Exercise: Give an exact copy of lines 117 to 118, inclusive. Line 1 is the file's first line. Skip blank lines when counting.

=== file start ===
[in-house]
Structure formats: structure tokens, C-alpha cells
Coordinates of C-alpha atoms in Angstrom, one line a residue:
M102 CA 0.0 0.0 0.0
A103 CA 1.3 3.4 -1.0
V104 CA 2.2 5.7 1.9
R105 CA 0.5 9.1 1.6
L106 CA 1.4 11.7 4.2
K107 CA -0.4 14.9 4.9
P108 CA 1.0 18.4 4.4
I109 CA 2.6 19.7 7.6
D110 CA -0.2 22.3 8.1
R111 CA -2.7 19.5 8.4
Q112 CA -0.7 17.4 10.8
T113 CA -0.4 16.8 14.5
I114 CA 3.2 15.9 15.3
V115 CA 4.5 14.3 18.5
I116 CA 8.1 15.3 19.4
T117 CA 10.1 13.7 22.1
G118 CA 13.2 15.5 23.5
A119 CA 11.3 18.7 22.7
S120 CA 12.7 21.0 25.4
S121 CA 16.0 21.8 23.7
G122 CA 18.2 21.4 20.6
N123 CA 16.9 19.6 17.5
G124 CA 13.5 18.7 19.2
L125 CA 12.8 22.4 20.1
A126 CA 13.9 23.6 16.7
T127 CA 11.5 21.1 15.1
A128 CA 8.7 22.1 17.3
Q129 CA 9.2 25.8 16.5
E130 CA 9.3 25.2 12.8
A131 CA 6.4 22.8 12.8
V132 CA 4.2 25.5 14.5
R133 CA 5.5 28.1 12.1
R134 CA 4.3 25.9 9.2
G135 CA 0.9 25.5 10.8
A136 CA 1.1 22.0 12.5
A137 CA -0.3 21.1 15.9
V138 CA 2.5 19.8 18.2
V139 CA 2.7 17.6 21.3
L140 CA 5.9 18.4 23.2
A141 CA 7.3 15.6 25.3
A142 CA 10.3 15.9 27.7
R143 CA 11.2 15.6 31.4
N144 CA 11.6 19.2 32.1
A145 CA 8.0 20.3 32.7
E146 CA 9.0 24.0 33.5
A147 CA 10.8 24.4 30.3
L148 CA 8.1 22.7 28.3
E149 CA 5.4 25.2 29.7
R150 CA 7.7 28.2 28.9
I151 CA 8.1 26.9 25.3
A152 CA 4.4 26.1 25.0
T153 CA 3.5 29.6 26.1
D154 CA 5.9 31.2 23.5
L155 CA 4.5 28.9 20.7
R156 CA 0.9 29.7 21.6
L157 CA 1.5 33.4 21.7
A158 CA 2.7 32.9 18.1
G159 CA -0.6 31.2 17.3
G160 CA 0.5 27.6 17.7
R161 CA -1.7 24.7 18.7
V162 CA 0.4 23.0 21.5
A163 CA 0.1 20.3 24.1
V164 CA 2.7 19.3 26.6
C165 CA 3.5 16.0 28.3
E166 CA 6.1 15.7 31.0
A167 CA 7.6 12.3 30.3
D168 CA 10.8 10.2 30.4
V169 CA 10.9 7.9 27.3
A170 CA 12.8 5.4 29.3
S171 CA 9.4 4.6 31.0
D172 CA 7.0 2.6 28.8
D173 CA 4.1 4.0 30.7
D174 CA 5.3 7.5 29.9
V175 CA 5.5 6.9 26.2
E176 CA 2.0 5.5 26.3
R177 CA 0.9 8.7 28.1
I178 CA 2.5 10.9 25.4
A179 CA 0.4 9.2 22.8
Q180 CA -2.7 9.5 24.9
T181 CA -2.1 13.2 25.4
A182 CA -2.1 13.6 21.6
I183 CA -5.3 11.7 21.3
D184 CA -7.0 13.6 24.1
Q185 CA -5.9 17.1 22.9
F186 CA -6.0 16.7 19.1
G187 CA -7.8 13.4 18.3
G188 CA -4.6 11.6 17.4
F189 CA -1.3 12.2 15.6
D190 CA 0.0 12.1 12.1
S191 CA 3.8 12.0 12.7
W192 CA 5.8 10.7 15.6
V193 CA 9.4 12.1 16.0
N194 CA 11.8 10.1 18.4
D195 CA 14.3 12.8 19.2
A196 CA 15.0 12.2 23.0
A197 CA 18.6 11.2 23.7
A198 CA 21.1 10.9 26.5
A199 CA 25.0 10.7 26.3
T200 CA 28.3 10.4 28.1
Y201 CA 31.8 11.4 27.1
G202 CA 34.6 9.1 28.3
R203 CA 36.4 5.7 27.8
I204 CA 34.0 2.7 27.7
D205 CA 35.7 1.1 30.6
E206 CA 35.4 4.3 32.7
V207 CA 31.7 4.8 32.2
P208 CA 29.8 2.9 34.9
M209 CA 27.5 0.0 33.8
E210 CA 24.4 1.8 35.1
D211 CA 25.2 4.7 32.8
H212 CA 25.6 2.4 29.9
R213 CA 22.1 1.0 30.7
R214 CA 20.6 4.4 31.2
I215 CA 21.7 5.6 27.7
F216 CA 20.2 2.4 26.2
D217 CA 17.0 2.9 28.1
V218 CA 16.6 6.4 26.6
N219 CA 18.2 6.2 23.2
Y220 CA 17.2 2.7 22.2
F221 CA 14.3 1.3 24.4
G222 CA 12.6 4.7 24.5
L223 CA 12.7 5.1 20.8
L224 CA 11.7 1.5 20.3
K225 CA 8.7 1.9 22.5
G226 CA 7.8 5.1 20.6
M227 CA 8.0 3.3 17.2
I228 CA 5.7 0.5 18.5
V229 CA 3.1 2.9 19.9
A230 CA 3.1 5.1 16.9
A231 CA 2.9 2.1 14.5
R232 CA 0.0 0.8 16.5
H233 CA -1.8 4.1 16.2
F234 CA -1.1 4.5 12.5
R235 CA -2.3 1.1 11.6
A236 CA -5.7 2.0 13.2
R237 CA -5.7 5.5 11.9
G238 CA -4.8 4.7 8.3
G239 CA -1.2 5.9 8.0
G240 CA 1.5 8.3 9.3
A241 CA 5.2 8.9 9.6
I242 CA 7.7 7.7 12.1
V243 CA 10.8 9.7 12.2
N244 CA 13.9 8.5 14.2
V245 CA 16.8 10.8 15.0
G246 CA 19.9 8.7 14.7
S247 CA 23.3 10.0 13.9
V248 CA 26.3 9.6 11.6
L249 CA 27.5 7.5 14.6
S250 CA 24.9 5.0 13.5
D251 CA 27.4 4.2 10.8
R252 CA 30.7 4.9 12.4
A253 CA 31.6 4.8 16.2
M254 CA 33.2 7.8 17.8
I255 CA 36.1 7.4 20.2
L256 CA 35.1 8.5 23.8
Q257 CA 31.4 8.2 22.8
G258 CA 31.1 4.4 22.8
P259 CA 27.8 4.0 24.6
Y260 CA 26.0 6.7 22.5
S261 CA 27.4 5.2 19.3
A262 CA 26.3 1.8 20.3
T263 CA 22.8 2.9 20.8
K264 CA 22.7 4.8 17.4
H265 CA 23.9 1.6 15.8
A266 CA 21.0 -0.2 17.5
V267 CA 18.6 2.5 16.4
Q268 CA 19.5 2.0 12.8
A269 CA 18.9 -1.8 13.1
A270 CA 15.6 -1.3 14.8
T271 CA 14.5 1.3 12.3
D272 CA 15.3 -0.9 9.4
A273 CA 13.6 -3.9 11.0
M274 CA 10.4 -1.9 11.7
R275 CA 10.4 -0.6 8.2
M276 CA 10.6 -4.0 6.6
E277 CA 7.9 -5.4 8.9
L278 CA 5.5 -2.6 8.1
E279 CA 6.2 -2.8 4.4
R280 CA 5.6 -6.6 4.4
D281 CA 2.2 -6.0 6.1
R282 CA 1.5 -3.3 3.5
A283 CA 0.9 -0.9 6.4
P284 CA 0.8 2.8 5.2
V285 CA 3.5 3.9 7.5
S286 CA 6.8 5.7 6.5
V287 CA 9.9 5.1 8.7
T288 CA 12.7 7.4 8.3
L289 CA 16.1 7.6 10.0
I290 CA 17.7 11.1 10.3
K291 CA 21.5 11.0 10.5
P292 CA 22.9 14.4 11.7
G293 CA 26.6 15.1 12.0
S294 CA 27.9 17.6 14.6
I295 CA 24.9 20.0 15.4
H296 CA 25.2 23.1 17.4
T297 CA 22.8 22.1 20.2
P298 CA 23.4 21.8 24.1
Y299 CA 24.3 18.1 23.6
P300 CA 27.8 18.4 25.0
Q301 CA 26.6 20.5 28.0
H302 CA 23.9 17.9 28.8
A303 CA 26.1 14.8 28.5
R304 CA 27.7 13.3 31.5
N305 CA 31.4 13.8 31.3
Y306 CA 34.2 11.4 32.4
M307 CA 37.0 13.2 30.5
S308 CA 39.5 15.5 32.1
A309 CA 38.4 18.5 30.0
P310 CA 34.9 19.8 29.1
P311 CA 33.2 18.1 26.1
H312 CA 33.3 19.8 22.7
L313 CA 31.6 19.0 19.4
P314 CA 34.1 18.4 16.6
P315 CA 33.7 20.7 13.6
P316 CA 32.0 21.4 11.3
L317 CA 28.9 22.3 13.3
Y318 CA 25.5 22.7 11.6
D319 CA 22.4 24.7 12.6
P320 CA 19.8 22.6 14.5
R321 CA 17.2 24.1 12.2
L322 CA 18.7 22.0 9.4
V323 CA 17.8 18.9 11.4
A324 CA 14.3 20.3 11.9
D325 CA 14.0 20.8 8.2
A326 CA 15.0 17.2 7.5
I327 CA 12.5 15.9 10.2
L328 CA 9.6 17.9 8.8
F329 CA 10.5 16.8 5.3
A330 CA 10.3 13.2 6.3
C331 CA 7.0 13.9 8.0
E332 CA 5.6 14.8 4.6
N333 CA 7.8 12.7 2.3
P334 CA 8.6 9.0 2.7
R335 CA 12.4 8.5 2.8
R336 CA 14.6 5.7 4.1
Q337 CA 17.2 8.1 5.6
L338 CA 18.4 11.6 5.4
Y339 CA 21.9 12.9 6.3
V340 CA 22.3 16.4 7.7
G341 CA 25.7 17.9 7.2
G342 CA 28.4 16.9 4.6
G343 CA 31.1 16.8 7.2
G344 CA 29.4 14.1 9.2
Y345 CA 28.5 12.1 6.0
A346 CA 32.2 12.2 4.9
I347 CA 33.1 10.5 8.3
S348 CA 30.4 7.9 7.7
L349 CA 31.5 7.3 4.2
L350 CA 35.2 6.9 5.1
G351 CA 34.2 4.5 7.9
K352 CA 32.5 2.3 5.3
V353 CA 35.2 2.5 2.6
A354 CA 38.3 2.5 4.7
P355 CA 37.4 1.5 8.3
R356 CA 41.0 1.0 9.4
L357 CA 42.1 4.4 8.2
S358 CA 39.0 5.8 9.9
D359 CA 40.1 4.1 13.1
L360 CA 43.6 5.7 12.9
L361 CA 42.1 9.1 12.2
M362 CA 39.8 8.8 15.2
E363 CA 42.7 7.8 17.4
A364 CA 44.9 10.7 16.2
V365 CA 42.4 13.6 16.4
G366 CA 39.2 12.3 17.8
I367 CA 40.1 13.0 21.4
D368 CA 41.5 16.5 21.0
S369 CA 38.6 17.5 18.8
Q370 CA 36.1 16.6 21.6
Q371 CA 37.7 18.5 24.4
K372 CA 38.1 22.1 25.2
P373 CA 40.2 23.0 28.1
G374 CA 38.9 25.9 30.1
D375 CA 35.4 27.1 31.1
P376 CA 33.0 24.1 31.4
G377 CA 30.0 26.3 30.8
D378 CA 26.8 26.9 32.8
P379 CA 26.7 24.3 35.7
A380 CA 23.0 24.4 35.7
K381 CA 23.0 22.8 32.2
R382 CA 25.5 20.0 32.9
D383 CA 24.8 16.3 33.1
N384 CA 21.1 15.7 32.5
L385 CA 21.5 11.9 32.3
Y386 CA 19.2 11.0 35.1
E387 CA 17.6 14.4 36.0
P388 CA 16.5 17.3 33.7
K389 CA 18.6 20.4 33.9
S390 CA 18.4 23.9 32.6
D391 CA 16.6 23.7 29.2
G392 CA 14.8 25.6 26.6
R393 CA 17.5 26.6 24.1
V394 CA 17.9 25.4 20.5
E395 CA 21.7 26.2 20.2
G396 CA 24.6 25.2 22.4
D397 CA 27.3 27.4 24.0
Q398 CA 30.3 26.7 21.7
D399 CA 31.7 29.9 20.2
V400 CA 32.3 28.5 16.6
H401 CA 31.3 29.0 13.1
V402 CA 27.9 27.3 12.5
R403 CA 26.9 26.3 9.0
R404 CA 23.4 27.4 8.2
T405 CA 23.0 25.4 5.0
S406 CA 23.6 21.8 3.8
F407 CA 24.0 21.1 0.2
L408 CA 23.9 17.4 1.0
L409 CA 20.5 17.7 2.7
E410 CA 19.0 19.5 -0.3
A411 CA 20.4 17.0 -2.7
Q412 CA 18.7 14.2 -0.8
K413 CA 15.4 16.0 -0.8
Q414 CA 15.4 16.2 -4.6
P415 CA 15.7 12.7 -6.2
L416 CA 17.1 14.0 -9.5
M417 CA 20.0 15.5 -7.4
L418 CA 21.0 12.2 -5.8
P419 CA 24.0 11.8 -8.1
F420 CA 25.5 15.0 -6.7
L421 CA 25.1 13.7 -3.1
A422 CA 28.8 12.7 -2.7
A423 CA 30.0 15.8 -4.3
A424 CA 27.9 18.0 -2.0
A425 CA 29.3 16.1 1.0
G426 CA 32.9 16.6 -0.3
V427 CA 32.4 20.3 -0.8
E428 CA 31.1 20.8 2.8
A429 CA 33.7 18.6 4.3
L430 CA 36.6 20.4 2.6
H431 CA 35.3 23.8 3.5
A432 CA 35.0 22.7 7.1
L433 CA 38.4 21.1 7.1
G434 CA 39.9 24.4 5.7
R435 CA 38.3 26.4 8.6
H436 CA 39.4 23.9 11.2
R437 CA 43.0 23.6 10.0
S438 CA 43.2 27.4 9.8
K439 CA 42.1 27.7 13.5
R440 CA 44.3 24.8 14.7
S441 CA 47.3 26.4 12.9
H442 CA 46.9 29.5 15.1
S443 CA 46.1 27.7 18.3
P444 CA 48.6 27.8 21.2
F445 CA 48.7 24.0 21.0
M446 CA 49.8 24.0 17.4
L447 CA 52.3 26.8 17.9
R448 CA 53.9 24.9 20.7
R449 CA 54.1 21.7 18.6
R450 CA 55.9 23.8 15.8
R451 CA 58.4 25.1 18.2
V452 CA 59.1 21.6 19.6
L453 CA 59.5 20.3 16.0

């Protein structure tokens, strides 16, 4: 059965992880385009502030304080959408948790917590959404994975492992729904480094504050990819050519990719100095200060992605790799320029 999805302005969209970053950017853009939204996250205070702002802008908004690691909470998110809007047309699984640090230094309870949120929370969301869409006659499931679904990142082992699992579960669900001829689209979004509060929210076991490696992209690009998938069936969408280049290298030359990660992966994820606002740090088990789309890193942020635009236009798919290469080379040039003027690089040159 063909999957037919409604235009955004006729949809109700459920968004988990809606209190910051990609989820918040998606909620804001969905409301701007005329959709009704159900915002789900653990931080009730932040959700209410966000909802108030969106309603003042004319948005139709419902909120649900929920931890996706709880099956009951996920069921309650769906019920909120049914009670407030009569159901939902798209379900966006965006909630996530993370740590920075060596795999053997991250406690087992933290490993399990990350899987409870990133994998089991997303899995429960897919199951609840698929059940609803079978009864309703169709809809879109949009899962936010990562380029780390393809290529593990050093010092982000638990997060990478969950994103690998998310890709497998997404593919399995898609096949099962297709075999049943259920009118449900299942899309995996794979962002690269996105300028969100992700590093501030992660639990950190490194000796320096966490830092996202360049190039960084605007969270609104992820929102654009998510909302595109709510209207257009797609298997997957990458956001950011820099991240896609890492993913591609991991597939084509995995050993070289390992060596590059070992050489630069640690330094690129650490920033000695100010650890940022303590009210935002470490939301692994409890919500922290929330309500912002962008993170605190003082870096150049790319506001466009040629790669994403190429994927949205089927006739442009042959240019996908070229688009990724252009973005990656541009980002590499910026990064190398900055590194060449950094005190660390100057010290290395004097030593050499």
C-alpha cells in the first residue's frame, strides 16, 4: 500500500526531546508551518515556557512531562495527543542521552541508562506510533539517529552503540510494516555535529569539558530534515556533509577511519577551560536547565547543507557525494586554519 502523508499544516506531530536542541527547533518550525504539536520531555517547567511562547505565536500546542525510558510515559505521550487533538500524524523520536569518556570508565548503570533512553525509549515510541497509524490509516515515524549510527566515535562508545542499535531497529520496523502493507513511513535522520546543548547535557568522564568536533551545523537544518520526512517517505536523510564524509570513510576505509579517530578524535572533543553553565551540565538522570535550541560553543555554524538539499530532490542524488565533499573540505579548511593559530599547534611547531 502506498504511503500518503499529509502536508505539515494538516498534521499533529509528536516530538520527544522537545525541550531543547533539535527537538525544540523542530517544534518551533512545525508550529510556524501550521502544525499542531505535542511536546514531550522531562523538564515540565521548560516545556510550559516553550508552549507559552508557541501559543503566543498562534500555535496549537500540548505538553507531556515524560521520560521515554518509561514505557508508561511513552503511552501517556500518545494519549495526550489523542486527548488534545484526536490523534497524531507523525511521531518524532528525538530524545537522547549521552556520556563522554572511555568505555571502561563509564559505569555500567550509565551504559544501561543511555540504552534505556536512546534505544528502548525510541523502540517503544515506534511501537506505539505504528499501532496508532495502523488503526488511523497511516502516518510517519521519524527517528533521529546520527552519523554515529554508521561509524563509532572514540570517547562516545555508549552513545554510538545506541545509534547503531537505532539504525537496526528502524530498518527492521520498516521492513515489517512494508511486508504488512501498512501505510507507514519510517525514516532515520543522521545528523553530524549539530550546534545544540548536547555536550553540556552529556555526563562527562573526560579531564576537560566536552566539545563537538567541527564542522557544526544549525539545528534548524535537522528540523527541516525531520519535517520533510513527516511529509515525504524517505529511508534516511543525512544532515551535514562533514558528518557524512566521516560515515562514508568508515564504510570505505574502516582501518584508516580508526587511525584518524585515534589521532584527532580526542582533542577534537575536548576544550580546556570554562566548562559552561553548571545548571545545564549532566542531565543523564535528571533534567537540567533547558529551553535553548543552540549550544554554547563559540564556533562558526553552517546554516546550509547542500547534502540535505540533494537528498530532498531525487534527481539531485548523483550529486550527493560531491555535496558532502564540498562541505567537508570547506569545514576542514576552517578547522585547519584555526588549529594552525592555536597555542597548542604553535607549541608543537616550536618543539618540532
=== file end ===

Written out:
I215 CA 21.7 5.6 27.7
F216 CA 20.2 2.4 26.2